‘When the decision is taken to deal with a child, such as the applicant, who risks not being able to participate effectively because of his young age and limited intellectual capacity, by way of criminal proceedings rather than some other form of disposal directed primarily at determining the child’s best interests and those of the community, it is essential that he be tried in a specialist tribunal which is able to give full consideration to and make proper allowance for the handicaps under which he labours, and adapt its procedure accordingly.’

The European Court heard from the boy’s social worker, who was sitting next to him throughout, that he had been ‘totally perplexed at the formality of the Crown Court’ and that ‘he did not fully understand the situation.

‘Whilst the jury was being sworn in [the applicant] asked me who they all were. I explained in simple language a boy of 11 years should understand that they were members of the public who would have the duty of finding not guilty or guilty. He then said if they were the public why could not his mother sit there to help him. Even when the sentence was passed [the applicant] again did not understand what had been passed or where he was being placed. [The applicant] was under the impression that he would be returning to his Foster/Remand placement with his foster father, who was present at Crown Court. Despite my efforts to explain the situation to him [the applicant] did not comprehend the situation he was in. When he was taken to the holding cells awaiting escorts I took time to try again to explain the consequences of his trial and sentence but he was still confused.’

The European court made it clear then that if the UK wanted to include children in a criminal justice system those children must be able to ‘effectively participate’ in the proceedings that have consequences for a lifetime, including conducting the hearing in such a way as to reduce as far as possible his feelings of intimidation and inhibition.

Fast forward to 2010 and it seems that nothing much has changed. In May a jury at the Old Bailey, London’s Central Criminal Court for England and Wales, found itself enquiring into the exact details of what physically had occurred when three children of primary school age were playing together outside during half term. The two defendants, both boys, were aged 10 years. There was no suggestion that either of them habitually misbehaved. One had a glowing report from his school. The Court of Appeal in its judgment stated it was unable to leave the case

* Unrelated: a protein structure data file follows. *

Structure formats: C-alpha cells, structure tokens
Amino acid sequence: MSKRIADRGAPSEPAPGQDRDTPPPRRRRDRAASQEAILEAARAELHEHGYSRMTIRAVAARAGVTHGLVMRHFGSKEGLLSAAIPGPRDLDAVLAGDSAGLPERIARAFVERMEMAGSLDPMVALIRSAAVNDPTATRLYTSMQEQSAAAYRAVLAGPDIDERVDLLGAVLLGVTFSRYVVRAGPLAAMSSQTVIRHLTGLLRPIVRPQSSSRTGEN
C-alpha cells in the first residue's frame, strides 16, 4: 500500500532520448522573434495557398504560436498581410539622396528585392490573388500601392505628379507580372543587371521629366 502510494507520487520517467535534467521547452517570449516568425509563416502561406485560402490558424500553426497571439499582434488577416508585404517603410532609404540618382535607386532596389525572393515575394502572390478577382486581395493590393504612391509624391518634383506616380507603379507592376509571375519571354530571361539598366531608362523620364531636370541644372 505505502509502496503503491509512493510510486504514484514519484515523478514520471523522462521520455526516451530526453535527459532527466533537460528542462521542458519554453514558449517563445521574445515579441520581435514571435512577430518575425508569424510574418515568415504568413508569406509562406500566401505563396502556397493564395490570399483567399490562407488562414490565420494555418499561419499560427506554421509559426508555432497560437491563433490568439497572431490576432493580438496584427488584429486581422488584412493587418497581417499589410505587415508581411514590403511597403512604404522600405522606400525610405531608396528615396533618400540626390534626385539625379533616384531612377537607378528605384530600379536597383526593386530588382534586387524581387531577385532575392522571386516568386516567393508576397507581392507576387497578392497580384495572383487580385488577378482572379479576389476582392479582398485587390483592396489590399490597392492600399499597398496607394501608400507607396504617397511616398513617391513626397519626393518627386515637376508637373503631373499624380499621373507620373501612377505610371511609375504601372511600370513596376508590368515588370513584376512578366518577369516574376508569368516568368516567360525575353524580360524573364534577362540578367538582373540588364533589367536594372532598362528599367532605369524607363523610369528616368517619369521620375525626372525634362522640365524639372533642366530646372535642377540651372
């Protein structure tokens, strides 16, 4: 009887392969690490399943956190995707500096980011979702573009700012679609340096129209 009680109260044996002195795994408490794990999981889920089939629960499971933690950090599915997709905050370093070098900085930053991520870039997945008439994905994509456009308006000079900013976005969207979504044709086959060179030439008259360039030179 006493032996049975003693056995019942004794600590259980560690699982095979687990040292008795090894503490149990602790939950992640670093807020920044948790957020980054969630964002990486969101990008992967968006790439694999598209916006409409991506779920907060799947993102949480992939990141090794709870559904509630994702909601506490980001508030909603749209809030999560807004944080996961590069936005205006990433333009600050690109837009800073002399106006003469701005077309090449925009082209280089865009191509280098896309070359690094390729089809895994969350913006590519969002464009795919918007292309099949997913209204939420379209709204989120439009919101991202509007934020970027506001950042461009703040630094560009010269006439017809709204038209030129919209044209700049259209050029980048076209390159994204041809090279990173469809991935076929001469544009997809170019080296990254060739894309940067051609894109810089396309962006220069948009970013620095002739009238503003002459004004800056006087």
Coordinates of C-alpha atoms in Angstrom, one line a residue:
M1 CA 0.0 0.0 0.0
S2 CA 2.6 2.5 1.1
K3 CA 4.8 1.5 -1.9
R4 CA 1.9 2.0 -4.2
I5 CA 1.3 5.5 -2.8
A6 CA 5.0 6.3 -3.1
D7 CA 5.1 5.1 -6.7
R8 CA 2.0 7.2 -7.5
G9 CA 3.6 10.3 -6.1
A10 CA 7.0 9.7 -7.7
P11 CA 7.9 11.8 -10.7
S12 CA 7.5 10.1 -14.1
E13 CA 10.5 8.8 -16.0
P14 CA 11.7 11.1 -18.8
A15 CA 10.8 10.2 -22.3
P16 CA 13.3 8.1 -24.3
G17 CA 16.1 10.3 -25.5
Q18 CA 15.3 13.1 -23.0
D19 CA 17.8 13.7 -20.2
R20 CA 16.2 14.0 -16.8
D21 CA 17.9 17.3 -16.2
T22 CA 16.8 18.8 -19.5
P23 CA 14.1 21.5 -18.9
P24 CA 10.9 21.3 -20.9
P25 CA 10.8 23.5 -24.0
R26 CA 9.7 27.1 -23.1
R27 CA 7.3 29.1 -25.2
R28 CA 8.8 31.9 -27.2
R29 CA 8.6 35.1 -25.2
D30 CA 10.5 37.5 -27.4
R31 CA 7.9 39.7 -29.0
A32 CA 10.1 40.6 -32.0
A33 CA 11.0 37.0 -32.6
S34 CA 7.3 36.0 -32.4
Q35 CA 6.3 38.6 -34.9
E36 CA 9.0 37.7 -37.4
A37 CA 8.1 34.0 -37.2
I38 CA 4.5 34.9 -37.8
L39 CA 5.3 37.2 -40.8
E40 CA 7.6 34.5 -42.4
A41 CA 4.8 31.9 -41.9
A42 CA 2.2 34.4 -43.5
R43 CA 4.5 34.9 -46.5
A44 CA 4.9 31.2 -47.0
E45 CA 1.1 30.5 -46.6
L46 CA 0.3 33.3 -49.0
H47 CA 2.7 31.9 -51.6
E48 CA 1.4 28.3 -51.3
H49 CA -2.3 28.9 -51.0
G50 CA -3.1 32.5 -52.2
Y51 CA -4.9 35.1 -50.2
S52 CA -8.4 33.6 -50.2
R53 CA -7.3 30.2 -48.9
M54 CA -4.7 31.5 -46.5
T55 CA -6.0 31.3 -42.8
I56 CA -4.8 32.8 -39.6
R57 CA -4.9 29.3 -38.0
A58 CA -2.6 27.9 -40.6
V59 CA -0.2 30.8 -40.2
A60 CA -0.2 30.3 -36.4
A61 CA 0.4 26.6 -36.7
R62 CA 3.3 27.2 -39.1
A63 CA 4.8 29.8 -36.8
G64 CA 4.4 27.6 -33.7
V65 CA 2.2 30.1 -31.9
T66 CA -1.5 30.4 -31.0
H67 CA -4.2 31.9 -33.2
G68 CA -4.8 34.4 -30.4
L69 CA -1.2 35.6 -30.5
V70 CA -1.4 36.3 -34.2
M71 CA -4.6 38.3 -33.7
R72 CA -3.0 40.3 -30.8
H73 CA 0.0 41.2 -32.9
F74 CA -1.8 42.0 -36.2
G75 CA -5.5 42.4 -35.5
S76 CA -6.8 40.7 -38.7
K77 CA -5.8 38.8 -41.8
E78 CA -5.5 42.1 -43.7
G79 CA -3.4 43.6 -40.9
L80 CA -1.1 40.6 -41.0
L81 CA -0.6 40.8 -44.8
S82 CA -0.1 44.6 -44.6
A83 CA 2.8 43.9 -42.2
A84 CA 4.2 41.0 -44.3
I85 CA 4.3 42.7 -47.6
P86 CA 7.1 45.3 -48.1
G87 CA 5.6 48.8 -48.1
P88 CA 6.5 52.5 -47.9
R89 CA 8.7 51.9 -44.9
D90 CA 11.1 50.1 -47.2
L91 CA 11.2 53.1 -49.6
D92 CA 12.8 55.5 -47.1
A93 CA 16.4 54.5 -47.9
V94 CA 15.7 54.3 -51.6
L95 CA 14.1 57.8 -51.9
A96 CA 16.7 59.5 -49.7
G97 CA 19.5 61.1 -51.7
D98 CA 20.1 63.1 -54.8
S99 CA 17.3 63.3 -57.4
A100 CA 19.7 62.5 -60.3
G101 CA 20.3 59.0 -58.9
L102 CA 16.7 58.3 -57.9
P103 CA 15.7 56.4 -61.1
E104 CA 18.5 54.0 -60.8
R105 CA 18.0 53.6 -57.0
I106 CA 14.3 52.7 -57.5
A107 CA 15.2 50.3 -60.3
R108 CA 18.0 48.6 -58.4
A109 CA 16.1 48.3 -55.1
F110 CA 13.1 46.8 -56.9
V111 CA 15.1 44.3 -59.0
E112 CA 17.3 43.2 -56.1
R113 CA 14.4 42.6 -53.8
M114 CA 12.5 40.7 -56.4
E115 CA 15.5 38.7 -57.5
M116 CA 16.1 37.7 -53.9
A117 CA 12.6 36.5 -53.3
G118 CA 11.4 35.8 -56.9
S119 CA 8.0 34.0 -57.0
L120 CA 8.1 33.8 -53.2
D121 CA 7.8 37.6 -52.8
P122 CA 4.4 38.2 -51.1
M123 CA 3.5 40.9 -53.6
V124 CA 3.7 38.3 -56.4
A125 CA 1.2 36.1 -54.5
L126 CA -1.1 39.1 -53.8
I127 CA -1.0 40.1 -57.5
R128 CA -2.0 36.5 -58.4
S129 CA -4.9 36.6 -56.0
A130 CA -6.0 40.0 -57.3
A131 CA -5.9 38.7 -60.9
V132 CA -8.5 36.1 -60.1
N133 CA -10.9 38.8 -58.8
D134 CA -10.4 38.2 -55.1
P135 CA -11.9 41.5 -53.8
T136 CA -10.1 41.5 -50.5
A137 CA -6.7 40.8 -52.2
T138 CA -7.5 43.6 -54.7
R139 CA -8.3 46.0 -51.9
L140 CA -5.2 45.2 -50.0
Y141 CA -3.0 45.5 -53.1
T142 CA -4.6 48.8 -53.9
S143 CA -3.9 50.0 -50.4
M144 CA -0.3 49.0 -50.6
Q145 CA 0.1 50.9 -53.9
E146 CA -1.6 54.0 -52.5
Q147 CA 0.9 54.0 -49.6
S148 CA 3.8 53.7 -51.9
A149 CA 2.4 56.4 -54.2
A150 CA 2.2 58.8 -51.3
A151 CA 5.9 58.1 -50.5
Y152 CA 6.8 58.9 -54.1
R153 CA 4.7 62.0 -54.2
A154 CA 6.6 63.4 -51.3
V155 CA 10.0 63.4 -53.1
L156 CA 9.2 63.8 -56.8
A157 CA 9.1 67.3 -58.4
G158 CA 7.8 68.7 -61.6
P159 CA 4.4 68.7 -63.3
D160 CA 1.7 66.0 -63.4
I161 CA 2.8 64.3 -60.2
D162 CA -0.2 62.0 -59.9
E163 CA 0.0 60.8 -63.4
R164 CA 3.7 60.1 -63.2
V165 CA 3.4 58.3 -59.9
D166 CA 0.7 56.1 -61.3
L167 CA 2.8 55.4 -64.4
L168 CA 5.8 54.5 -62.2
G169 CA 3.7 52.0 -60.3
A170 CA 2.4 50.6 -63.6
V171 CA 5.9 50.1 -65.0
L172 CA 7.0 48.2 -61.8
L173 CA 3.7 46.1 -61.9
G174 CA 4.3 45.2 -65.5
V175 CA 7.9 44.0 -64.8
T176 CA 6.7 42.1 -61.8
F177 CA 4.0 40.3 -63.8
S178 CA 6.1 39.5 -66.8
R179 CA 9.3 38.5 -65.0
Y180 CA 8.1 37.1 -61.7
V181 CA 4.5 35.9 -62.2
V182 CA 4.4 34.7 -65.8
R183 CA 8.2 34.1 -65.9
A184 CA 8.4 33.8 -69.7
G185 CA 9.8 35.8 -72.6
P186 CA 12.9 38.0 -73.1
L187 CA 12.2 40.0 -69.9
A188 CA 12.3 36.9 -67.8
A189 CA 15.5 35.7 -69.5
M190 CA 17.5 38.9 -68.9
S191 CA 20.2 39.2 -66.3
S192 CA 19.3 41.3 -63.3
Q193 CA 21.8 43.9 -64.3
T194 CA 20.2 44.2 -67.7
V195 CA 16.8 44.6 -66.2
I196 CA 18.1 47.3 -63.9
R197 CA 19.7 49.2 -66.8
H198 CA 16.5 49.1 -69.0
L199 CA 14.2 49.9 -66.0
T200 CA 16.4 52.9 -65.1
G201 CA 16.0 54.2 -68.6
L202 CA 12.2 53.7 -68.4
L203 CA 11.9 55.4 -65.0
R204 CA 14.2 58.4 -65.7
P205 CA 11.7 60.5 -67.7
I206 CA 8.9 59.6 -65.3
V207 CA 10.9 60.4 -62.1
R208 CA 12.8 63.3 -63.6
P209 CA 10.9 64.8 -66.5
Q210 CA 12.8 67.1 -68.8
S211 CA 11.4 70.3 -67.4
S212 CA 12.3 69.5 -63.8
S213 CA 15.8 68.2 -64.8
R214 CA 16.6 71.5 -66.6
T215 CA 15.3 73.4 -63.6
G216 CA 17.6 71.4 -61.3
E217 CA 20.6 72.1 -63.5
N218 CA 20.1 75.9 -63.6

‘...without recording dismay that it became necessary for two 10-year-olds and an eight-year-old, all of impeccable upbringing, to be the key participants in a trial before the Crown Court. We are particularly concerned about the effect a publicly staged trial in this arena was likely to have on the ability of the little girl, whatever had happened, to move on with her life with the minimum adverse impact.’

The system is not just incomprehensible to young children. A former client of mine, who is now studying criminology at university, told me:

‘When I was taken to Court I didn’t understand anything that was going on. I was 16 at the time; I had only seen court in the media. I felt so much pressure just being there, from the judge and the prosecution, my heart was pounding, my instinct was to get up and run, I actually thought about getting up and running. I didn’t understand anything that was being said. I felt like I was on trial for murder and this was just the youth court … If I had been at court aged 10, I think I would have lost it, I would have been physically and mentally fucked up, I would have got post-traumatic stress disorder. At the age of 10 I am still going through what is right and wrong, I am still at primary school – how terrifying is that? I would have understood things much better if things had been presented in a way a kid would understand. It seemed like there were so many unnecessary people in the court, I didn’t know who they were. If you think about sitting with a head teacher and being told off you are already scared, let alone being in front of a judge!’

To call it a ‘fair trial’ when 10-year-olds are asked to out-articulate top QCs who have spent years  honing their advocacy skills, is rather like declaring a fair match between England and an under-11 football team. The role of the courts is to seek the truth. The ‘truth’, as we all know, is elusive and subject to many interpretations. But in the 21st century we surely understand that there are ways of reaching decisions or opinions without an adversarial David and Goliath battle of words. This was the purpose, for example, of the South African Truth and Reconciliation hearings. It is through listening to the views of those who speak freely ‘without intimidation and inhibition’ - to quote the European court of Human Rights - that we can best reach what we believe is the truth.

If we want to learn more about the inner thoughts and experiences of our children we need new ways of listening, not inquisitions.